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Jacob Keyes working inside the brewery

OKLAHOMA CITY, Okla. — Skydance Brewing Co. got its start as a member of brewing co-op in 2019. Now two and a half years and a nearly $1 million investment later, the company has moved into its own production and taproom space, and owner Jacob Keyes couldn’t be happier. 

Not only does Skydance now have its own taproom, but the brewery also has more control over its equipment and production as a result of having its own space, versus when it operated from the shared Brewers Union facility in Oklahoma City.

“It was tough at the old place. We got to use the equipment, but it’s like having roommates in college: It’s kind of tough to cohabitate with other people,” Keyes told Tribal Business News. “Everybody’s idea of clean is different, scheduling was tough, and then the location was really tough and made it hard to sell much beer through the tavern.”

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Now Skydance Brewing occupies leased space on 7th Street in Oklahoma City’s downtown district, following a hectic two-year construction period during a pandemic. The brewery celebrated its grand opening on Oct. 2 and has been met with an enthusiastic response from patrons in the days since. 

“It’s just been crazy. We’ve been busy every night,” Keyes said. “We have a really nice patio space, and the patio was full every night. It’s been really good. This week we’re kind of low on beer because we’ve sold through so much more beer than we’ve ever expected.”

Sales through Skydance’s new taproom build on distribution of the company’s beers across Oklahoma. Skydance beers are sold in bars, restaurants, casinos and retail establishments across the state. 

Keyes, a citizen of the Iowa Tribe of Oklahoma, has been especially pleased with Skydance’s retail distribution, noting the beers are available at many Walmart stores in Oklahoma.

According to a demographic survey by the Brewers Association, a Boulder, Colo.-based trade group, only 0.4 percent of brewery owners identified as Native American. That makes Skydance’s presence on the shelves at major retailers a point of pride, Keyes said.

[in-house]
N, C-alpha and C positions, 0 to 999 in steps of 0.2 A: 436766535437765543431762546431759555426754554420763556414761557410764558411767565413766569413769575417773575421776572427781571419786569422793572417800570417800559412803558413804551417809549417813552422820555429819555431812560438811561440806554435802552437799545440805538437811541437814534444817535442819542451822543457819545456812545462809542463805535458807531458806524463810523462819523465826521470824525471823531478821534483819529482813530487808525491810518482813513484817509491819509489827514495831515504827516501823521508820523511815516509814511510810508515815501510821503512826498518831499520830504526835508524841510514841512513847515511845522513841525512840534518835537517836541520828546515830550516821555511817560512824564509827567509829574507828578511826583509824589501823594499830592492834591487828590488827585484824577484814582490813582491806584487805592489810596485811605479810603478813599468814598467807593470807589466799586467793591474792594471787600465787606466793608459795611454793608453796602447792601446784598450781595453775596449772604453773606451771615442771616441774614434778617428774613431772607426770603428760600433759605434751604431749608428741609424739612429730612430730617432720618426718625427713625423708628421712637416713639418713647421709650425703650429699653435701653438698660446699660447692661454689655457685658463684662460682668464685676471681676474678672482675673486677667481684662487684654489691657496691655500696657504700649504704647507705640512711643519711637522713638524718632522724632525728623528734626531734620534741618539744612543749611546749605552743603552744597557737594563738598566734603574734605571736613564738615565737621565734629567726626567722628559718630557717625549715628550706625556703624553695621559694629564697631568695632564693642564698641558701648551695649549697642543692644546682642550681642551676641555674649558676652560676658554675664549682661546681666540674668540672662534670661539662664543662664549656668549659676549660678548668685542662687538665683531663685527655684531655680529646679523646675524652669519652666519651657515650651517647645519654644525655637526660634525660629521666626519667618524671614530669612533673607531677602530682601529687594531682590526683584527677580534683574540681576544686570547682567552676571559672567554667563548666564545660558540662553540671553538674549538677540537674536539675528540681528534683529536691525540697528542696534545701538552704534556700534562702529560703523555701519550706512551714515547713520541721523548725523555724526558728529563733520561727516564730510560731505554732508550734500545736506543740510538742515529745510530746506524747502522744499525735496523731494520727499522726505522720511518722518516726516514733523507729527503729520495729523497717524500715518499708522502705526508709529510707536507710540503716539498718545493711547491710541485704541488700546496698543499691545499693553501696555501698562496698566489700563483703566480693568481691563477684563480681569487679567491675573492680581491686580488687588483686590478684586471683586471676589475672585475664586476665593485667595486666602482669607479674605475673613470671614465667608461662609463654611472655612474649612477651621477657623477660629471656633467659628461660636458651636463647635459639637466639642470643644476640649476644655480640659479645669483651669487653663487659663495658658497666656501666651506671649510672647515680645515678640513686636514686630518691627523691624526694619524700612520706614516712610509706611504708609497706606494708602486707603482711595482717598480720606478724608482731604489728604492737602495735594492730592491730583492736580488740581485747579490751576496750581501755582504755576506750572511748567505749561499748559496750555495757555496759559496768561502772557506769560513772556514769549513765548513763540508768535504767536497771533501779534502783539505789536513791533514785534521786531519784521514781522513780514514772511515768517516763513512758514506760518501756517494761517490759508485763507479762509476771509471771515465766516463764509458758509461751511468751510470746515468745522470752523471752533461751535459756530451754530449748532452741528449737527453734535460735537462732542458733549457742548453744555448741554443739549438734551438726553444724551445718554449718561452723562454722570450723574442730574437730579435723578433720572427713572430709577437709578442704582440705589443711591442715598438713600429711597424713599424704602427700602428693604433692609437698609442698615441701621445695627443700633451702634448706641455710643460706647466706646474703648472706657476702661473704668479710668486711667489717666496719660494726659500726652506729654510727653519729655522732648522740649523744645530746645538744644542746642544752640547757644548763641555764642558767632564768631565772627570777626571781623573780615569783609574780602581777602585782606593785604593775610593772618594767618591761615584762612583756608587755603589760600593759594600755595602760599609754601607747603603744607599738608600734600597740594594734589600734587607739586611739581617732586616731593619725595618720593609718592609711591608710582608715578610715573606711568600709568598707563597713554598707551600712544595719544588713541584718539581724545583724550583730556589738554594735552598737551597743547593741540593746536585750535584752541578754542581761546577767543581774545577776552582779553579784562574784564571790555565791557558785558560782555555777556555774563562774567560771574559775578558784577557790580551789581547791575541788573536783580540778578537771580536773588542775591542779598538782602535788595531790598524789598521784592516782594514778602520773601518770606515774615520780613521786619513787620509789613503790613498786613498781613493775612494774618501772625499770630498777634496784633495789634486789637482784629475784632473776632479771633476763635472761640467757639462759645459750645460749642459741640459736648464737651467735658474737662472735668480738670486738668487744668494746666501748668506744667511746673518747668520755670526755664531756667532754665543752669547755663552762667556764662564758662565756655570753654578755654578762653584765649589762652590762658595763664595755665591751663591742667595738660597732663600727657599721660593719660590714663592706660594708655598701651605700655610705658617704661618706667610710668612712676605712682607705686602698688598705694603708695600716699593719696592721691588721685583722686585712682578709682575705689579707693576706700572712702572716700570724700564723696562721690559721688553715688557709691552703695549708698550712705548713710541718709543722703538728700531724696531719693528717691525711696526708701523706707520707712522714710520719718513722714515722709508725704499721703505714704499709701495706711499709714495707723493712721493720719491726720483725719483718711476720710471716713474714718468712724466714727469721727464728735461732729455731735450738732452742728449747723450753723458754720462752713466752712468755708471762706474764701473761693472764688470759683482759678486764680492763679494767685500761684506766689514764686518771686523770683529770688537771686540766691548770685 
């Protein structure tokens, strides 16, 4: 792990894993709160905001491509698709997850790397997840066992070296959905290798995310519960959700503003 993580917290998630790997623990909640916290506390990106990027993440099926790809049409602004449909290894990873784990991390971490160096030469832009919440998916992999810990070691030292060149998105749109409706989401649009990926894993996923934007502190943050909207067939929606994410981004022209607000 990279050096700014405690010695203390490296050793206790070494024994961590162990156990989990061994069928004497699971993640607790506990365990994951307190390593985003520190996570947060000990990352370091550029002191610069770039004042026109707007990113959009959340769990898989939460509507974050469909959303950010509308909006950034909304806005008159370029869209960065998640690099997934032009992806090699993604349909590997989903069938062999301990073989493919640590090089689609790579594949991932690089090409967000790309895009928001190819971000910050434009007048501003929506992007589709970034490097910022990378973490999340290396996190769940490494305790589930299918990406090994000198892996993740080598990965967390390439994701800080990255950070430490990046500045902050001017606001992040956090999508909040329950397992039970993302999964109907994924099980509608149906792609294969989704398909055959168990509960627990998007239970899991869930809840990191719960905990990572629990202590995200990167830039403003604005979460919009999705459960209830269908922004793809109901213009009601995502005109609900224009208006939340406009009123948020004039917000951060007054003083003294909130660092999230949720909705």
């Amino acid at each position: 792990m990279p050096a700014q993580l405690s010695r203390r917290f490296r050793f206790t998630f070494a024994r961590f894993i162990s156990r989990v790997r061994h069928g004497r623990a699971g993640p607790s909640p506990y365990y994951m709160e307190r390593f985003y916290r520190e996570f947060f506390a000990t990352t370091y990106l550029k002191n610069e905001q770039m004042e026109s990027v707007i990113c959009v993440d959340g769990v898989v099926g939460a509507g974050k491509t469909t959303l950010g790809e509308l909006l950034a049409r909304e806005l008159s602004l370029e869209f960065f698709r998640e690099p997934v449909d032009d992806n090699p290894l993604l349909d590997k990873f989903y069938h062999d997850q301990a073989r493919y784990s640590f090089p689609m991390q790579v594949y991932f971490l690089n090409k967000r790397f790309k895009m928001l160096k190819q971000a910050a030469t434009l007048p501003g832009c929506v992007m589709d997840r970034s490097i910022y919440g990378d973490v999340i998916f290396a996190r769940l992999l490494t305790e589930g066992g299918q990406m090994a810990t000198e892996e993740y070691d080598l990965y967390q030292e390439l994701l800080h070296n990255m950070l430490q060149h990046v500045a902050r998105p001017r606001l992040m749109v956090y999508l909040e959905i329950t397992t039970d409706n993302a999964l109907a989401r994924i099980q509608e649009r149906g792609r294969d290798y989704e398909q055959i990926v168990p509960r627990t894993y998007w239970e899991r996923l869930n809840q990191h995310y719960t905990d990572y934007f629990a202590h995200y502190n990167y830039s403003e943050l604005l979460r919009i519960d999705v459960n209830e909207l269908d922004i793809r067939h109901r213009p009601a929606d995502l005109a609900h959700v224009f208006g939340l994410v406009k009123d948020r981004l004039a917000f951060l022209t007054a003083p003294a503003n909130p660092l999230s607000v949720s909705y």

“Last we checked, we were the only Native American-made (beer) on the shelves at Walmart,” Keyes said.


Chasing margins

Keyes also expects the new brewery and taproom to facilitate a surge in production. Skydance’s new 15-barrel brewhouse should produce 1,000 barrels of beer in its first year, up from about 350 barrels when the company was operating from the co-op facility. 

While distribution remains a pillar of Skydance’s business model, Keyes expects to leverage the significantly higher margins from taproom sales to grow the business going forward.

“Taprooms are where the margins are,” Keyes said. “The taproom has been busy every day, and that allows us to make a little more money.”

For craft breweries, their most profitable sales are over their own bar, largely because they can capture the entire sale without the product going through the distribution or retail tier.

Skydance is growing amid an overall challenging year for the craft beer industry in which volume sales dipped by 9 percent in 2020 because of the COVID-19 pandemic, according to the Brewers Association, which tracks only independent craft breweries. Meanwhile, retail dollar sales plunged 22 percent to $22.2 billion.

While the pandemic stunted a long-running growth spurt for the craft beer industry, the number of taprooms continued to expand in 2020, climbing from 3,159 to 3,471, according to the Brewers Association.


‘Brew what you like’

The origins of Skydance Brewing stem from Keyes’ father teaching him about homebrewing years ago. The two talked about eventually starting a brewery together, particularly after Keyes took a job at a brewery while he was in college. 

In 2013, Keyes’ father became ill and moved to a nursing home, and Keyes started practicing his dad’s recipes, which were mostly dark beers, like oatmeal stouts. After his dad passed away, Keyes resolved to start that brewery they’d dreamed about.

By that time, consumer preferences in beers had changed. Oatmeal stouts and dark beers had given way to the market dominance of IPAs, which proved to be a lucky break for Keyes.

“We’ve started focusing on IPAs and double IPAs; we’ve tried to get creative with hops,” he said. “It just so happens to be that those are the beers I like, and those are the most popular, so that helps a lot.”

Coming to that realization helped Keyes focus his plans for Skydance, rather than aim to please everybody. 

“When we started out at the co-op, I tried to brew a wide array of beers. I wanted to try to have a beer for everybody,” he said. “Over time, I realized you have to brew what you like. If you brew beer you actually want to drink, it ends up showing in the product.”

That’s a lesson aspiring Native brewers or entrepreneurs should take to heart, according to Keyes.

His best advice: “Make sure you love what you’re doing. There’s going to be times that are so difficult that if you’re not in love with what you do and with the process of getting what you want, then it’s going to be really easy to give up.”

About The Author
Chez Oxendine
Staff Writer
Chez Oxendine (Lumbee-Cheraw) is a staff writer for Tribal Business News. Based in Oklahoma, he focuses on broadband, Indigenous entrepreneurs, and federal policy. His journalism has been featured in Native News Online, Fort Gibson Times, Muskogee Phoenix, Baconian Magazine, and Oklahoma Magazine, among others.
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